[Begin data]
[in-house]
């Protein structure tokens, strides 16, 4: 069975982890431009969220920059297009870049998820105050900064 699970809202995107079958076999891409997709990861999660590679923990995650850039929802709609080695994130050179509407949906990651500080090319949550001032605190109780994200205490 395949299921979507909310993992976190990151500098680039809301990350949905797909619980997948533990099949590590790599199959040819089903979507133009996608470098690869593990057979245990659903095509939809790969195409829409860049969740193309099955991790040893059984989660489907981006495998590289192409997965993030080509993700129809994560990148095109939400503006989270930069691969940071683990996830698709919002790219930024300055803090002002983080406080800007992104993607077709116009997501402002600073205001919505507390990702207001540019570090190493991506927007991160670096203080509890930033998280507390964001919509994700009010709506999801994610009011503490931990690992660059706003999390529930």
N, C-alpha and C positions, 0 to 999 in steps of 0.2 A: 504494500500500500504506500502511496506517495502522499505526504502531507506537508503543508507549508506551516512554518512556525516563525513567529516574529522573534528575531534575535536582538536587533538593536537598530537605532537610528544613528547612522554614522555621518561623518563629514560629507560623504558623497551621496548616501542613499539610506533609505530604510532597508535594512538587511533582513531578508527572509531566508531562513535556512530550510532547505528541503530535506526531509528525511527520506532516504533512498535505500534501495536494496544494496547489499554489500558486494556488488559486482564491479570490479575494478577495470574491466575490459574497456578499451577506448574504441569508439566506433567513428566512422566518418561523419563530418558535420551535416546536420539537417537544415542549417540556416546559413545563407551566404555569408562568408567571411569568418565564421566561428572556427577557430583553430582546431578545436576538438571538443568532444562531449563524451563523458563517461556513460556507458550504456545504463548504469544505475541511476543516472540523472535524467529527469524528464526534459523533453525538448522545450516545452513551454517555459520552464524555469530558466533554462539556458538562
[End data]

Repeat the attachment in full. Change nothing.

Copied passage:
[in-house]
């Protein structure tokens, strides 16, 4: 069975982890431009969220920059297009870049998820105050900064 699970809202995107079958076999891409997709990861999660590679923990995650850039929802709609080695994130050179509407949906990651500080090319949550001032605190109780994200205490 395949299921979507909310993992976190990151500098680039809301990350949905797909619980997948533990099949590590790599199959040819089903979507133009996608470098690869593990057979245990659903095509939809790969195409829409860049969740193309099955991790040893059984989660489907981006495998590289192409997965993030080509993700129809994560990148095109939400503006989270930069691969940071683990996830698709919002790219930024300055803090002002983080406080800007992104993607077709116009997501402002600073205001919505507390990702207001540019570090190493991506927007991160670096203080509890930033998280507390964001919509994700009010709506999801994610009011503490931990690992660059706003999390529930």
N, C-alpha and C positions, 0 to 999 in steps of 0.2 A: 504494500500500500504506500502511496506517495502522499505526504502531507506537508503543508507549508506551516512554518512556525516563525513567529516574529522573534528575531534575535536582538536587533538593536537598530537605532537610528544613528547612522554614522555621518561623518563629514560629507560623504558623497551621496548616501542613499539610506533609505530604510532597508535594512538587511533582513531578508527572509531566508531562513535556512530550510532547505528541503530535506526531509528525511527520506532516504533512498535505500534501495536494496544494496547489499554489500558486494556488488559486482564491479570490479575494478577495470574491466575490459574497456578499451577506448574504441569508439566506433567513428566512422566518418561523419563530418558535420551535416546536420539537417537544415542549417540556416546559413545563407551566404555569408562568408567571411569568418565564421566561428572556427577557430583553430582546431578545436576538438571538443568532444562531449563524451563523458563517461556513460556507458550504456545504463548504469544505475541511476543516472540523472535524467529527469524528464526534459523533453525538448522545450516545452513551454517555459520552464524555469530558466533554462539556458538562